Swiss won't underestimate football "underdogs"

Togo party: Swiss fans getting in the mood before the opening game against France Keystone

Swiss coach Köbi Kuhn has dismissed suggestions that his side will have an easy ride against Togo in their second World Cup game in Dortmund on Monday.

This content was published on June 18, 2006 - 20:01

On paper Togo are the group's weakest side, but they impressed in their opening game against South Korea, taking the lead before having a player sent off and eventually losing 2-1.

"I don't know why everyone says Togo are the underdogs," Kuhn said at the Swiss base in Bad Bertrich. "The game has not been won yet so we will not underestimate a good team."

Switzerland grafted their way to a creditable goalless draw against group favourites France in Stuttgart on Tuesday despite looking some way off their best.

They must now take three points from the tournament's lowest ranked side to put themselves in a good position to progress to the knockout stages. However, the 1-1 draw between France and South Korea on Sunday evening helped Switzerland's cause.

Switzerland's last game against South Korea on June 23 will also have a large bearing on when they return home.

One player in Switzerland's way is Togo's striker Emmanuel Adebayor, who is well known to Swiss defender Johan Djourou as they play for the same English club, Arsenal.

"Adebayor is something special and he gives a lot to Togo. It would be perfect for me and [Philippe] Senderos [also at Arsenal] to play against him," Djourou told swissinfo.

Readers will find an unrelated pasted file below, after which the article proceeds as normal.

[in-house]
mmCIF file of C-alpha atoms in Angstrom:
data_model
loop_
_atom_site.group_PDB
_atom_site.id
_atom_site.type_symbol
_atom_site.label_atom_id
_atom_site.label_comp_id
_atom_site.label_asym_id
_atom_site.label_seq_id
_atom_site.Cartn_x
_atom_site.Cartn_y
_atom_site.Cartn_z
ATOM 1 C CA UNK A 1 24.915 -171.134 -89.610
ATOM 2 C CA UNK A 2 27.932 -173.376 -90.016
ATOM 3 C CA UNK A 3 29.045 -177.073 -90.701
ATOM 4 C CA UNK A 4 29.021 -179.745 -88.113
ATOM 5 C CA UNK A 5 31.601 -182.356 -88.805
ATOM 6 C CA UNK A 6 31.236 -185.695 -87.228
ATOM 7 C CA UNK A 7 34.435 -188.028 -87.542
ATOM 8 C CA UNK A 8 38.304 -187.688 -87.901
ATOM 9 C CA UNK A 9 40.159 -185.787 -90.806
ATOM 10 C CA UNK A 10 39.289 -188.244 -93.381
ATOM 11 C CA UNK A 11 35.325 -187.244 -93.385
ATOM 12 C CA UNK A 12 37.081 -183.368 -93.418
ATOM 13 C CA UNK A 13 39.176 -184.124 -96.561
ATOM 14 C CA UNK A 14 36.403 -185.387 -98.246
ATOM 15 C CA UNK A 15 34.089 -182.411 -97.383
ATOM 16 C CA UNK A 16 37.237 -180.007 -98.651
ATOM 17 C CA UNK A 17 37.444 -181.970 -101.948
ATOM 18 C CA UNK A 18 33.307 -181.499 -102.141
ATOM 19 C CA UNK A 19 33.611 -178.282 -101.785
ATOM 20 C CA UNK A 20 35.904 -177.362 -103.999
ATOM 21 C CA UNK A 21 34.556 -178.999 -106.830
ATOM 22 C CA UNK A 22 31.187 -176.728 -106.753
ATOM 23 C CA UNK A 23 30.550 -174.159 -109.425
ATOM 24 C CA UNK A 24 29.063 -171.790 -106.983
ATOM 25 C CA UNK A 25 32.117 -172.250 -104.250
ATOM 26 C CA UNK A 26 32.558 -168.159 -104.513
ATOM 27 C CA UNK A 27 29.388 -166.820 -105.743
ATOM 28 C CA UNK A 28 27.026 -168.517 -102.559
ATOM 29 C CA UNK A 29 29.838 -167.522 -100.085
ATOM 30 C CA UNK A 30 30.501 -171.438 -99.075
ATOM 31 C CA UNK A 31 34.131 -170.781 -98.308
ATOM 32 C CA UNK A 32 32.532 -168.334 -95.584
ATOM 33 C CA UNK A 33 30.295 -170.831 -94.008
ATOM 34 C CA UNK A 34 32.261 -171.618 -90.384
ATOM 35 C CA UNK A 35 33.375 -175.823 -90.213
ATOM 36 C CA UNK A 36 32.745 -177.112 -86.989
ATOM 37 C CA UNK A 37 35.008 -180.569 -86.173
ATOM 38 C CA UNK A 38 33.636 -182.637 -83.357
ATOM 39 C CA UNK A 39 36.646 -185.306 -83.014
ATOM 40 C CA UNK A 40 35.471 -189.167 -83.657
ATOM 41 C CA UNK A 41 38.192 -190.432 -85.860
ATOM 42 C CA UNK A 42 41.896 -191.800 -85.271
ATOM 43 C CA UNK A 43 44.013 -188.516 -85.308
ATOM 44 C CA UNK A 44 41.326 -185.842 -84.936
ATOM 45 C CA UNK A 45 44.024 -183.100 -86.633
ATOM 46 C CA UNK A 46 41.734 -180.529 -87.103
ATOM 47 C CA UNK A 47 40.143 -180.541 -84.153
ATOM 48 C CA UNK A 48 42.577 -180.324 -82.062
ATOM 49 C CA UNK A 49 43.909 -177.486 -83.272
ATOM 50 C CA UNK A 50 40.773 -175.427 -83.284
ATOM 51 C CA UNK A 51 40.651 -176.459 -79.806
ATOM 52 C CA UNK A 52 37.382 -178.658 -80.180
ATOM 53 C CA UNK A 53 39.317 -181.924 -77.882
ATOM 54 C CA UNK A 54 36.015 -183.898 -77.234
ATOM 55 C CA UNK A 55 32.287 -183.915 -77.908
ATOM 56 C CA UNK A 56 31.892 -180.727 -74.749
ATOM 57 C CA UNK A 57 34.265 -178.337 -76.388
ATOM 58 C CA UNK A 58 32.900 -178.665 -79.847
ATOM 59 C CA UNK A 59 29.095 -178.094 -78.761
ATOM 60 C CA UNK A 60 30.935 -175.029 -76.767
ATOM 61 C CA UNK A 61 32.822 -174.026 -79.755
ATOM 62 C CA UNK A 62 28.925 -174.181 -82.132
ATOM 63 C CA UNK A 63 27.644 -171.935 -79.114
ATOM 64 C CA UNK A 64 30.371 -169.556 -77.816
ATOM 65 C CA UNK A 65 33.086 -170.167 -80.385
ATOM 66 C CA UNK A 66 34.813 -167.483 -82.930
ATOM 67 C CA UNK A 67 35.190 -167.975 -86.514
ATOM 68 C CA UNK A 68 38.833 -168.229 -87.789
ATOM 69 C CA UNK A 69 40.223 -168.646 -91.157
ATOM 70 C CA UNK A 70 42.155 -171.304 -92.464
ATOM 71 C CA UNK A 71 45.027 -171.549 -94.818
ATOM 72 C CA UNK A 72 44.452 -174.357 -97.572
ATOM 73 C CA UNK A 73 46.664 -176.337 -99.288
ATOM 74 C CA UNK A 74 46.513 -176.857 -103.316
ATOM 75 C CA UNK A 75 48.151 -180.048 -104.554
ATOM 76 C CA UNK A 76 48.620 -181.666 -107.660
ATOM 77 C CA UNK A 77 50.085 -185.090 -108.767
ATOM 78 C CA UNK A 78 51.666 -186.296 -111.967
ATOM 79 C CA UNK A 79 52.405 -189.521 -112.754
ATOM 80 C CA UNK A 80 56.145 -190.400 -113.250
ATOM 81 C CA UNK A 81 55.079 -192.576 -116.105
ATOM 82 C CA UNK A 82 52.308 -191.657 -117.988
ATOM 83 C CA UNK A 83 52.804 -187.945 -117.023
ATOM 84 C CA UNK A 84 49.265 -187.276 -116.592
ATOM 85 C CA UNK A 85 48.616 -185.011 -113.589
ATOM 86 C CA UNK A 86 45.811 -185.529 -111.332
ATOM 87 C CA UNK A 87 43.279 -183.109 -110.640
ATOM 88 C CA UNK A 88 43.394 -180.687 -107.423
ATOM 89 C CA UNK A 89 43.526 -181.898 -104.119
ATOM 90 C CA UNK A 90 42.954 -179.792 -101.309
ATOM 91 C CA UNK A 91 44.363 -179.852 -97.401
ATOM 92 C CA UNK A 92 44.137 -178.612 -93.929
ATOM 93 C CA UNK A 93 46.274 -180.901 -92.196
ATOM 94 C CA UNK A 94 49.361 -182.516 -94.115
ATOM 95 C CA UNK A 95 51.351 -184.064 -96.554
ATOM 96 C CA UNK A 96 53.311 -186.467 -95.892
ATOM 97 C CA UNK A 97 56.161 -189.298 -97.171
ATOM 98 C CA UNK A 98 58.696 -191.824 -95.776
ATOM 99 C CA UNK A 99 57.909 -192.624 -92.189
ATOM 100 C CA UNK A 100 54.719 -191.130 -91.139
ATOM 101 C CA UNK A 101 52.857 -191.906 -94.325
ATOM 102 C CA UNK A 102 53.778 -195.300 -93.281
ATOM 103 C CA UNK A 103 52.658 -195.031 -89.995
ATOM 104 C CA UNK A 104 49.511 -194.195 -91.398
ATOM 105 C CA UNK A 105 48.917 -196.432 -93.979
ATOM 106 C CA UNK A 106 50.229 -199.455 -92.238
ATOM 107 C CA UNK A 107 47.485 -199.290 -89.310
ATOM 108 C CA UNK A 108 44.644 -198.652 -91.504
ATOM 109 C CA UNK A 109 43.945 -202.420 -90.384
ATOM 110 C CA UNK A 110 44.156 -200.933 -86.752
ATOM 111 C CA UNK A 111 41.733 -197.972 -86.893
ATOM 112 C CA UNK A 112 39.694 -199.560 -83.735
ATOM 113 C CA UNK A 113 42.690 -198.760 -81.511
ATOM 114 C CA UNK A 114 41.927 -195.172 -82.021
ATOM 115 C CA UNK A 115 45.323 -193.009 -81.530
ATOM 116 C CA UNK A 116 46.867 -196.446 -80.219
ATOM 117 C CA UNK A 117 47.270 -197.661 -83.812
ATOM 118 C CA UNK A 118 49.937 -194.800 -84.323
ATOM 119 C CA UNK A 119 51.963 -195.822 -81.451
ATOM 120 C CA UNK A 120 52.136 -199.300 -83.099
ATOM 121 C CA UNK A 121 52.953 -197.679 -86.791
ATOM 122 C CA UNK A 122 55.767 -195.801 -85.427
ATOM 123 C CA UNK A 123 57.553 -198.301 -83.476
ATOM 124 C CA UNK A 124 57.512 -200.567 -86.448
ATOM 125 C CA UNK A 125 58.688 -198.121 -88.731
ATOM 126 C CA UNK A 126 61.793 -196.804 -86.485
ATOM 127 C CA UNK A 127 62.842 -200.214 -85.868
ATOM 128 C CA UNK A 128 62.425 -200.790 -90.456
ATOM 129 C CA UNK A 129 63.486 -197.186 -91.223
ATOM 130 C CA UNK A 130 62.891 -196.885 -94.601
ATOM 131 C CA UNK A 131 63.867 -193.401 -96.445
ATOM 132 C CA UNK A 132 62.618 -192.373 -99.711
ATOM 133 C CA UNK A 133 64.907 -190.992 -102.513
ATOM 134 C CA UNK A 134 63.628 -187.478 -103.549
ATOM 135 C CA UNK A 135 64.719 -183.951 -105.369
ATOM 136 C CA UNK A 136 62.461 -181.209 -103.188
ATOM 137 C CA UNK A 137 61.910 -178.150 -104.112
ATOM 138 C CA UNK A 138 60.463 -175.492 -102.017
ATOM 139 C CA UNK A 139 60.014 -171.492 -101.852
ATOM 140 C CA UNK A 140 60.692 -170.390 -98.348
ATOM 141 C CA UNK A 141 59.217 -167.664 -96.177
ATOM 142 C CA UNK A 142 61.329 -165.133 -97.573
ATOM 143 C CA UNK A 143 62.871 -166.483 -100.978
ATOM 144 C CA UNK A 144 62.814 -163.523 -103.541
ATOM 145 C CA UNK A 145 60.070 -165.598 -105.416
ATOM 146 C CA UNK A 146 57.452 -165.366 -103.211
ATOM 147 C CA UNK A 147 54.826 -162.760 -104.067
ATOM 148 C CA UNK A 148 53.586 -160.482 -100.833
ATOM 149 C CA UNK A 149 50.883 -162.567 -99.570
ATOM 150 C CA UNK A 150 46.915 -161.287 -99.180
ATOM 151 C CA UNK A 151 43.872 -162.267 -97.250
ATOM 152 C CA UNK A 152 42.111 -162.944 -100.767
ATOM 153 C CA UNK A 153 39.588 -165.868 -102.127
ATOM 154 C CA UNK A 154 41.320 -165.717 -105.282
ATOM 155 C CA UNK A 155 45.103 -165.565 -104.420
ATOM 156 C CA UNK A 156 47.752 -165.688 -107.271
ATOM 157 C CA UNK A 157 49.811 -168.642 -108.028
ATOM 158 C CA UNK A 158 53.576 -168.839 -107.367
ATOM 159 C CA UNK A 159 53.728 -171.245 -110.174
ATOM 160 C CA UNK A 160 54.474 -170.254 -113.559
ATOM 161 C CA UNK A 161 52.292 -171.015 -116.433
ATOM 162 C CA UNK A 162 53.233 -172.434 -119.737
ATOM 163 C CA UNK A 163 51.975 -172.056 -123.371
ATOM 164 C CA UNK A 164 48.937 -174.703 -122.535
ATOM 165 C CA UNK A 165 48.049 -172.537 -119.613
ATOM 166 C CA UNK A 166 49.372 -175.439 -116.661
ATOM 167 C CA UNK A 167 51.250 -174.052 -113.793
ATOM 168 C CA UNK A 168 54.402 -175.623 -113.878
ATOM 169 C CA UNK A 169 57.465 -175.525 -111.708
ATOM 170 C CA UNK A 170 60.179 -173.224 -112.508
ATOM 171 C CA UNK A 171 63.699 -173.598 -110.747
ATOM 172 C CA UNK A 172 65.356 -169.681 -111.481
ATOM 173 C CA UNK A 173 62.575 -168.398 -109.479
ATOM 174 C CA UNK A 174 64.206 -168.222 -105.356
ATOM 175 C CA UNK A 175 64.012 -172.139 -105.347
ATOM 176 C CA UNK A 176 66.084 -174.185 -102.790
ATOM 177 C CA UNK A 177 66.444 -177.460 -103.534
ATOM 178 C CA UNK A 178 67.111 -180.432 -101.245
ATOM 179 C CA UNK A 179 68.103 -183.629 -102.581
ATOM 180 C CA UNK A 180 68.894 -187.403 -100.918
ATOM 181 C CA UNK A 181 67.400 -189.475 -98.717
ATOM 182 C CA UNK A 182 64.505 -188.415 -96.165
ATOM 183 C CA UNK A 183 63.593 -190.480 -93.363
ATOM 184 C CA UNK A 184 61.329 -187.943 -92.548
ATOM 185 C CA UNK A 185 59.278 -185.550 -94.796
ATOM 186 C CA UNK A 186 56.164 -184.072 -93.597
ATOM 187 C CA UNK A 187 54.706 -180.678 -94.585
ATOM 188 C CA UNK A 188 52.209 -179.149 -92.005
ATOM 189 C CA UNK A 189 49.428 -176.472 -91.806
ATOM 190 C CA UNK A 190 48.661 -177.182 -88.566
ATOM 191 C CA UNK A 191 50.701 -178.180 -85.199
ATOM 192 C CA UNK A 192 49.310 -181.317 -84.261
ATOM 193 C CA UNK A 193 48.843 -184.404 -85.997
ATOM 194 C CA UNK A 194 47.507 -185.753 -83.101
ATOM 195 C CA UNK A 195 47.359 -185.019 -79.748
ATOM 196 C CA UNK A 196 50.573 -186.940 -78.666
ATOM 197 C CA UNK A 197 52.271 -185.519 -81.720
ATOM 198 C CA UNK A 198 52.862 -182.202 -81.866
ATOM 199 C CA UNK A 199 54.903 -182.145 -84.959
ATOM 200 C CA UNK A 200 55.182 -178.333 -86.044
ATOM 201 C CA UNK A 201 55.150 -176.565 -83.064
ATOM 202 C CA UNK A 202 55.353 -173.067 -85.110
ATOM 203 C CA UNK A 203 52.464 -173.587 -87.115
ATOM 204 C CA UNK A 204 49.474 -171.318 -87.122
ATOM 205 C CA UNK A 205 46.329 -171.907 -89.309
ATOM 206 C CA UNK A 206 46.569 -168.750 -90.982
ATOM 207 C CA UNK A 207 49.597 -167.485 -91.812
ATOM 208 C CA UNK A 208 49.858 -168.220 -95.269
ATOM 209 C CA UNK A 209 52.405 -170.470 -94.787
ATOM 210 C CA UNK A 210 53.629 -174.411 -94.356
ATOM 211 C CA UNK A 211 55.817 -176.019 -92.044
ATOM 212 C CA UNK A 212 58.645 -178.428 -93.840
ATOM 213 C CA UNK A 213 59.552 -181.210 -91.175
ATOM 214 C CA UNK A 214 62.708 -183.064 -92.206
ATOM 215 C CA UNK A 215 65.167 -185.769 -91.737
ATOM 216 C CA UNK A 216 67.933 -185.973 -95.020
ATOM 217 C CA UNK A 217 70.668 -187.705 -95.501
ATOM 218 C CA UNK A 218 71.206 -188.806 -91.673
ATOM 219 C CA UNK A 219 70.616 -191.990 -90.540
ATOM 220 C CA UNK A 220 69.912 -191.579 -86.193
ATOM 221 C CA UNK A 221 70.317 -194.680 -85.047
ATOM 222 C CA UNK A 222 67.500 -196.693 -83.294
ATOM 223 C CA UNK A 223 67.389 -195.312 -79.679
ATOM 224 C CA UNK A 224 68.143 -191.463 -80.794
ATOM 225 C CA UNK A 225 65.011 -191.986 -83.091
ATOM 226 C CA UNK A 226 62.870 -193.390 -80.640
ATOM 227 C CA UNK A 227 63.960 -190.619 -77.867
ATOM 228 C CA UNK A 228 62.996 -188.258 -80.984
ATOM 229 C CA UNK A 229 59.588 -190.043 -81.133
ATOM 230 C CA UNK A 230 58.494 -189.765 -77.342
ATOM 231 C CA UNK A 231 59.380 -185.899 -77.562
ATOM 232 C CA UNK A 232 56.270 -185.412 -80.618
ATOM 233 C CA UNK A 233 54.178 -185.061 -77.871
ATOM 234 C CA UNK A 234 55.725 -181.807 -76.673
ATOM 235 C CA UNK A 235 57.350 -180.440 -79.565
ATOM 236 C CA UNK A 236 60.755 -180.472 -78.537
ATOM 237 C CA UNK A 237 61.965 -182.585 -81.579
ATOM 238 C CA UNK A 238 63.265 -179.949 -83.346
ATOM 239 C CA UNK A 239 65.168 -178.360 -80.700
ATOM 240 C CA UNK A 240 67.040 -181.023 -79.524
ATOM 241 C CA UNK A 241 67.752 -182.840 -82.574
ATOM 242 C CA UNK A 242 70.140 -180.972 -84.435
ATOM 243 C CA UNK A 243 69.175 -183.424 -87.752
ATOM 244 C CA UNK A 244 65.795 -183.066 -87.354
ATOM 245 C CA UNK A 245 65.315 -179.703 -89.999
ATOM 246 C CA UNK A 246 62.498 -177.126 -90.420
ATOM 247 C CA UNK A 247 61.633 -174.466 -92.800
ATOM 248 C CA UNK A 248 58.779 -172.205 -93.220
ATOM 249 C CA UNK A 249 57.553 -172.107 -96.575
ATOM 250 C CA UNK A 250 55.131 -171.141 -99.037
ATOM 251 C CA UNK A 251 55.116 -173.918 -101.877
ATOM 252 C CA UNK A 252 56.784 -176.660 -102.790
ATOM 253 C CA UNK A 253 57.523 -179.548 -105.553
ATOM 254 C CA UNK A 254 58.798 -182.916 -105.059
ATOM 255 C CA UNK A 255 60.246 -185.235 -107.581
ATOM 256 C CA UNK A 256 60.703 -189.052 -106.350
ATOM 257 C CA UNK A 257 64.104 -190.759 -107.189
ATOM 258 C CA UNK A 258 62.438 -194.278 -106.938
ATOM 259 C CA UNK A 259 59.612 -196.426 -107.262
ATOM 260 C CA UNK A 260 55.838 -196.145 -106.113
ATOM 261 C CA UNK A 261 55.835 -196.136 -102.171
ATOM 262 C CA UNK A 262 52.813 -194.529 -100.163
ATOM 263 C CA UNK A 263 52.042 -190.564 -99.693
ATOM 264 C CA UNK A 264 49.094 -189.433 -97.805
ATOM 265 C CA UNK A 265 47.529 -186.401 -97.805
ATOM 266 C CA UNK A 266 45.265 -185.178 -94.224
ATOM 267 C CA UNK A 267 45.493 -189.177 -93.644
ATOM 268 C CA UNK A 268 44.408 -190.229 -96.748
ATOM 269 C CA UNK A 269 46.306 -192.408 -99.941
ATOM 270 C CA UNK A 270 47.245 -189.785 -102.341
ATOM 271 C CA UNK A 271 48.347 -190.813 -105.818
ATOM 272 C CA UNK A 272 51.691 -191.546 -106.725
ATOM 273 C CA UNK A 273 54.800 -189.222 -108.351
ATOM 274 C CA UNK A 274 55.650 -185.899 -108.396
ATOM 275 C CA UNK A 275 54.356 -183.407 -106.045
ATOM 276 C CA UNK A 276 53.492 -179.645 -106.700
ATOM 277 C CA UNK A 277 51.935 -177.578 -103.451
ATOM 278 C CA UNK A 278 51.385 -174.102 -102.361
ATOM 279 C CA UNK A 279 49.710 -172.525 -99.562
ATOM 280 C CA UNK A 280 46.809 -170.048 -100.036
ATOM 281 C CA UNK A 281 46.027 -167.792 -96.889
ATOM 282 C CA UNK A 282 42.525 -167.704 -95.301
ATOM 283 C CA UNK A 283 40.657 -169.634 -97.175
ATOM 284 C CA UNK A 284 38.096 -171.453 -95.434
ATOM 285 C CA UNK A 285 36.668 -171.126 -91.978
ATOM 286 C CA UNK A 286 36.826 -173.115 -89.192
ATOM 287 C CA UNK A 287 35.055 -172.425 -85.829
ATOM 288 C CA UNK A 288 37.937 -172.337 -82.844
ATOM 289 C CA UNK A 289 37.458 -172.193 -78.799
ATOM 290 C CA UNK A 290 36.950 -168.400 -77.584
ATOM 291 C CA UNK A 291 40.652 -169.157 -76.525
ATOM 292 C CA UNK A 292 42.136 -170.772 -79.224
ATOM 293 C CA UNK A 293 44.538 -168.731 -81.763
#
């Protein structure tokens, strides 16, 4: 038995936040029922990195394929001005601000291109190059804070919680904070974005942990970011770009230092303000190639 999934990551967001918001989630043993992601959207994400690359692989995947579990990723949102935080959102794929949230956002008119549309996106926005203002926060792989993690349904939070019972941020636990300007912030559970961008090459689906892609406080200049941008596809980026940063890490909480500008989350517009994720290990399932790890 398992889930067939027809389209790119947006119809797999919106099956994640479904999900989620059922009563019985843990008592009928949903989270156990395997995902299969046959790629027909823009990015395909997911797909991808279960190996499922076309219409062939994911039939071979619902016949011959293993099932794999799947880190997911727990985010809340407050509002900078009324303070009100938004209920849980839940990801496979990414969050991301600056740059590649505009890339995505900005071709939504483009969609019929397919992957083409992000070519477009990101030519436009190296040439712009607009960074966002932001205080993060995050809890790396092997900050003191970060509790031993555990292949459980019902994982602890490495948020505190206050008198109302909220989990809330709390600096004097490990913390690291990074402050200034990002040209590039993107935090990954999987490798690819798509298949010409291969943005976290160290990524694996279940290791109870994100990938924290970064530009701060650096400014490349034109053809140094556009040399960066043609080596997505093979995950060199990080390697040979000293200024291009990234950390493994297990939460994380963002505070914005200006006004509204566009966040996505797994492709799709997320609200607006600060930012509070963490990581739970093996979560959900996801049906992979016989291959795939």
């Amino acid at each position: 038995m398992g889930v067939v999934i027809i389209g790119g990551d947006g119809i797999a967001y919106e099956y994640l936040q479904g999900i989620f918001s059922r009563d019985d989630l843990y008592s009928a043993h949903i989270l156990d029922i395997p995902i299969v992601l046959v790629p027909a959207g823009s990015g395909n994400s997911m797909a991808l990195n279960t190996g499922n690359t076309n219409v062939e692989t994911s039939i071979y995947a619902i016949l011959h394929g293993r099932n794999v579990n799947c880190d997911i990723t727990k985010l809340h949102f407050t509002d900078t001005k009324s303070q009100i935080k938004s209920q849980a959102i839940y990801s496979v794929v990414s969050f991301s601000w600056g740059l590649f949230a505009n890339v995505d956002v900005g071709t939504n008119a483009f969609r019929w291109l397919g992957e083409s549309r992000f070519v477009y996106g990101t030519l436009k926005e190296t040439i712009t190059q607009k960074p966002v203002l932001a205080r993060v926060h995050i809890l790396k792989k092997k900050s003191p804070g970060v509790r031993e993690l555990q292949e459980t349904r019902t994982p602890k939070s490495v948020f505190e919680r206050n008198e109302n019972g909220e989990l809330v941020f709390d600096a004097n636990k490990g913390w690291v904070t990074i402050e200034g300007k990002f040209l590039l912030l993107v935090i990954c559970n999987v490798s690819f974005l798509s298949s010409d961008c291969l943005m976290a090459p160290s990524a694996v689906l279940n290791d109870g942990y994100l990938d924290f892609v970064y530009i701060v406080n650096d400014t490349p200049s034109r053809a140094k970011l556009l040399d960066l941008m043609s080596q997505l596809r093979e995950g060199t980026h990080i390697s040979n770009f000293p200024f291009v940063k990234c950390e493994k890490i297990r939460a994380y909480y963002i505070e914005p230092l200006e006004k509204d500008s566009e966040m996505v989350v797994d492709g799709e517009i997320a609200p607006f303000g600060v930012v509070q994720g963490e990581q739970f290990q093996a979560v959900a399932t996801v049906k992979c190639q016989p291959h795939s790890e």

"We have the quality to beat them but there is no such thing as a weak team in the World Cup. They are very fast in attack so we have to take them very seriously to win the three points. This is a very important game for us, we are very focused and our objective is clear."


Togo's World Cup campaign has been disrupted by off-field turbulence that saw coach Otto Pfister resign over a pay row and then return with his players threatening to go on strike.

The German coach, who lives in Switzerland with his Swiss wife, was only appointed to his position 100 days before the tournament.

As late as Sunday the team threatened to boycott the match against Switzerland, suggesting the problems are not behind them.

But Togo showed no signs of being distracted in their opening match against South Korea, putting in a decent performance despite losing 2-1. Swiss captain Johann Vogel does not think Togo's political wranglings will benefit Switzerland.

"Sometimes these things can actually motivate a team to be more united and to play better. It could have the same effect as having a player sent off in a match that can sometimes galvanise the remaining players," he said.

Vogel's sentiments were echoed by Hakan Yakin who was impressed with the way Togo performed on Tuesday.

"I can see no advantage for us. We saw from the way Togo played against Korea that they are not suffering from the events happening off the field," he told swissinfo.

"They played with great motivation, spirit and skill and might even have won the game if they had not had a player sent off."

swissinfo, Matthew Allen in Bad Bertrich

In brief

Togo are playing in their first World Cup finals compared with Switzerland's eighth appearance in the tournament.

The African side are ranked 61st in the Fifa rankings, the lowest ranking of any of the 32 teams in Germany. Switzerland are currently ranked 35th.

The top two teams of each group qualify for the first knockout stage of the tournament.

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Key facts

Group G table on Sunday June 18:

South Korea – played twice, four points, three goals scored and two conceded;
France – played twice, two points, one goal scored, one conceded;
Switzerland – played once, one point, no goals scored or conceded;
Togo – played once, no points, one goal scored and two conceded.

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